Shanghai's Taikang Road, a community of small alleys dotted with cafs, teahouses, galleries and boutique stores on either side, is the perfect place to break away from the city's concrete jungle.
But those who love to bask here in the afternoon sunlight need to hurry up, for, in about a year or so, the Taikang Road community will find themselves sitting in the shadow of towering office buildings across the street, part of a gigantic business center and shopping mall complex now under way.
The superstructures will look like a nuisance not only to the folks who visit Taikang Road but also to the residents of nearby Dapuqiao area, already home to a dense forest of skyscrapers.
Skyscrapers have long been a symbol of development and modernity. The 84 m high and 24-story Park Hotel, built in Shanghai in 1934, was the tallest building in China before the 1980s.
But in less than three decades, Shanghai has constructed more than 4,000 high-rises, making the city home to one of the largest number of skyscrapers in the world.
Shanghai has taken the saying "the sky is the limit" too literally.
The Shanghai Center, a 632-m monstrosity of a structure, is under construction in Pudong, right next to the 101-storey Shanghai World Financial Center (492 m) and 88-story Jinmao Tower (420 m).
China's obsession with buildings that take to the clouds is not a secret. Of the 10 tallest buildings completed in the world last year, six are in the Chinese mainland and Hong Kong. Shanghai itself boasts two of them - the Shanghai World Financial Center and One Lujiazui.
While many Shanghainese are proud that their city has an impressive skyline and some of the country's tallest buildings, they also feel increasingly plagued by the excessive number of high-rises, which have turned the city into a sprawling concrete jungle.
It has become an unpleasant place for them to live and work, which is why a number of companies are moving their offices into the increasingly popular "creative parks" transformed from old and low-rise factory buildings. These are places people feel they can breathe and relax.
Although tall buildings have many hazards, the problem we face usually is not so much about tall buildings themselves. High-rise buildings, if designed and planned well, could make the cityscape more attractive.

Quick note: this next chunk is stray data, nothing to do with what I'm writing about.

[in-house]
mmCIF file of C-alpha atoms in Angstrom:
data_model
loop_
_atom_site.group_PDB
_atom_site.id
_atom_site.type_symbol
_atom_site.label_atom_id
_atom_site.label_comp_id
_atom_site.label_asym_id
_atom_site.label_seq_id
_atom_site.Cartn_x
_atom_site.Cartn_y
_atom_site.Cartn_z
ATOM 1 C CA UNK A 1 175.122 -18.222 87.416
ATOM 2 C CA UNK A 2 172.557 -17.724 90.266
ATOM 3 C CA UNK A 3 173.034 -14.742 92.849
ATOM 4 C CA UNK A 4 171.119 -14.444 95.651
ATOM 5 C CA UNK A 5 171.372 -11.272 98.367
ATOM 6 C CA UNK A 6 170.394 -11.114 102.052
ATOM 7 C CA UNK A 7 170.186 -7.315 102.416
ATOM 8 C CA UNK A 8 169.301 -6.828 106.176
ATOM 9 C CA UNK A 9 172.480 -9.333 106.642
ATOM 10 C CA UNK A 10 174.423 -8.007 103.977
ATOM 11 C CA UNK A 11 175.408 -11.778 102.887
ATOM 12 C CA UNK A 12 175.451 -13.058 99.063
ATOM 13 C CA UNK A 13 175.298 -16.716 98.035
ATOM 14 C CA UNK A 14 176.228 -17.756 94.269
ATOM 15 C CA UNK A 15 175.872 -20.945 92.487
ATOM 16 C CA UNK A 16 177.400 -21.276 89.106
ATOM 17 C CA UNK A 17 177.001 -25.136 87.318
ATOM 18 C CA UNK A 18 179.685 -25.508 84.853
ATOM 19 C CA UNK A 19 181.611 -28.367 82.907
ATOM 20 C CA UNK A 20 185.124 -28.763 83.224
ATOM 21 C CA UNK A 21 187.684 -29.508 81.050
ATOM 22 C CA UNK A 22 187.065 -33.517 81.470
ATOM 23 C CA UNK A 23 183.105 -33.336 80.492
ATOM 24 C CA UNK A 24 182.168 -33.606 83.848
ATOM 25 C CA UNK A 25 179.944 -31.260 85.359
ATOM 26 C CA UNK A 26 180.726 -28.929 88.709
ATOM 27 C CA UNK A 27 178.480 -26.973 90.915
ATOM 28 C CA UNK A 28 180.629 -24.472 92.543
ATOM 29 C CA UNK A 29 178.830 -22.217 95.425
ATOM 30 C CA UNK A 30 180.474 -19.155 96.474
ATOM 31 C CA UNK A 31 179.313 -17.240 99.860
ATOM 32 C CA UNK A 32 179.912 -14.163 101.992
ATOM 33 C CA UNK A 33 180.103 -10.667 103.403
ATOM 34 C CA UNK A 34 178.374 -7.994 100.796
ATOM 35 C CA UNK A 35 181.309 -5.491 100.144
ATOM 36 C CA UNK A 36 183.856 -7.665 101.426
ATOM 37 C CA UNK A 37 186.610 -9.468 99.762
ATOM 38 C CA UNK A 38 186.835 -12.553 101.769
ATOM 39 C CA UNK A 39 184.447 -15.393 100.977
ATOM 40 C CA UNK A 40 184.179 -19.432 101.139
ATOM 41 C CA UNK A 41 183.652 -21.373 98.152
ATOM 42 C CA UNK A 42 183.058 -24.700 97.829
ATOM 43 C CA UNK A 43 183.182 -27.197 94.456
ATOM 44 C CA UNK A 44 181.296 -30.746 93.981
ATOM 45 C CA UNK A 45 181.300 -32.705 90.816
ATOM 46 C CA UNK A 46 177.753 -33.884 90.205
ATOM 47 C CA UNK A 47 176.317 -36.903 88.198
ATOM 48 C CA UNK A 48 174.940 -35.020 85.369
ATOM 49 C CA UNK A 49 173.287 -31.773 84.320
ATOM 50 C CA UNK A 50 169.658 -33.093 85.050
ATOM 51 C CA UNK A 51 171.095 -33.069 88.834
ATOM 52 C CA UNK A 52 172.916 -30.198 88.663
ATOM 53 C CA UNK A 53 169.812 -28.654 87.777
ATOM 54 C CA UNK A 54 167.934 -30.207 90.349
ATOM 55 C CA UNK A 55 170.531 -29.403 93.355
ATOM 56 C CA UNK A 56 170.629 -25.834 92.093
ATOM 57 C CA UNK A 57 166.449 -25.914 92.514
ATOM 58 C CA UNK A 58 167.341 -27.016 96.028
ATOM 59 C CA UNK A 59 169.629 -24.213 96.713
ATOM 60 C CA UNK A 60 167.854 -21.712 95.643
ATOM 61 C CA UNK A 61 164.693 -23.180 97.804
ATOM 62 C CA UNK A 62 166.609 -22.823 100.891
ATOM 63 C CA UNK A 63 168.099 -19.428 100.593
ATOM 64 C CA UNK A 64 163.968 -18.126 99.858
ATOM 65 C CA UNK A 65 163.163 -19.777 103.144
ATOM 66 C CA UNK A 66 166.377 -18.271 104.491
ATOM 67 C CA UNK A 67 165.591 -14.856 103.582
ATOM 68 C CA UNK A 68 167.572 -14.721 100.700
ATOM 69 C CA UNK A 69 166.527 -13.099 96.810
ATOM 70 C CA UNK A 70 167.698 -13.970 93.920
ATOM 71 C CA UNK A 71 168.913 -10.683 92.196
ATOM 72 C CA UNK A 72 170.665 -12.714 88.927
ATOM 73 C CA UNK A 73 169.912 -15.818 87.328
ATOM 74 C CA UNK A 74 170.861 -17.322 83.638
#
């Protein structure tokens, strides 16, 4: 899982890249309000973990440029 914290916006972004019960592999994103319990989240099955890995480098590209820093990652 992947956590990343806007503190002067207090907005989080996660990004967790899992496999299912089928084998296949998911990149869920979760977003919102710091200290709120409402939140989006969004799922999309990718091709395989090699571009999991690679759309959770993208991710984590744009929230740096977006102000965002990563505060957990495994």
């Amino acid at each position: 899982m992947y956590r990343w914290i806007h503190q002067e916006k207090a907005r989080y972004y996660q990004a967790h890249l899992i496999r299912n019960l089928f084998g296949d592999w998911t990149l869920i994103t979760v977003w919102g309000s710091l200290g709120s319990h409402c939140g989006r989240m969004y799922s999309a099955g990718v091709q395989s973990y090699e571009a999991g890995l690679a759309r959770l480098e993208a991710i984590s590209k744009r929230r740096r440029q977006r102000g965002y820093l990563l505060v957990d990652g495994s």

But Shanghai and many other Chinese cities clearly don't believe that. Skyscrapers are built randomly with a lack of overall planning, a lack of respect for communities, for local history and cultural background.
Like Taikang Road, many historical sites and public parks here are already besieged by high-rises. Tall buildings are simply the wrong backdrops for local communities in such areas.
High-rises indeed have many hazards, especially in terms of safety and environment. In case of an earthquake or terrorist attack, people working in skyscrapers will usually not have enough time to escape.
For example, a drill in Shanghai's Jinmao Tower showed that it would take 35 minutes for the best firefighter to run down the stairs from the 85th floor. In fact, firefighting squads are pretty much helpless if the top part of a skyscraper catches fire. The best ladder firefighting truck in the country can only reach 100 m.
The bad air quality caused by huge emissions from the heating and ventilation systems in high-rises, the pressure on traffic, land subsidence and island heat effect are just some other hazards.
As I am writing this column in an ocean front apartment in Qingdao, Shandong province, I can tell you that the only eyesore along the beautiful curvy coastline is the cluster of tall buildings now under construction, against the traditional cityscape of red-tile roofed houses.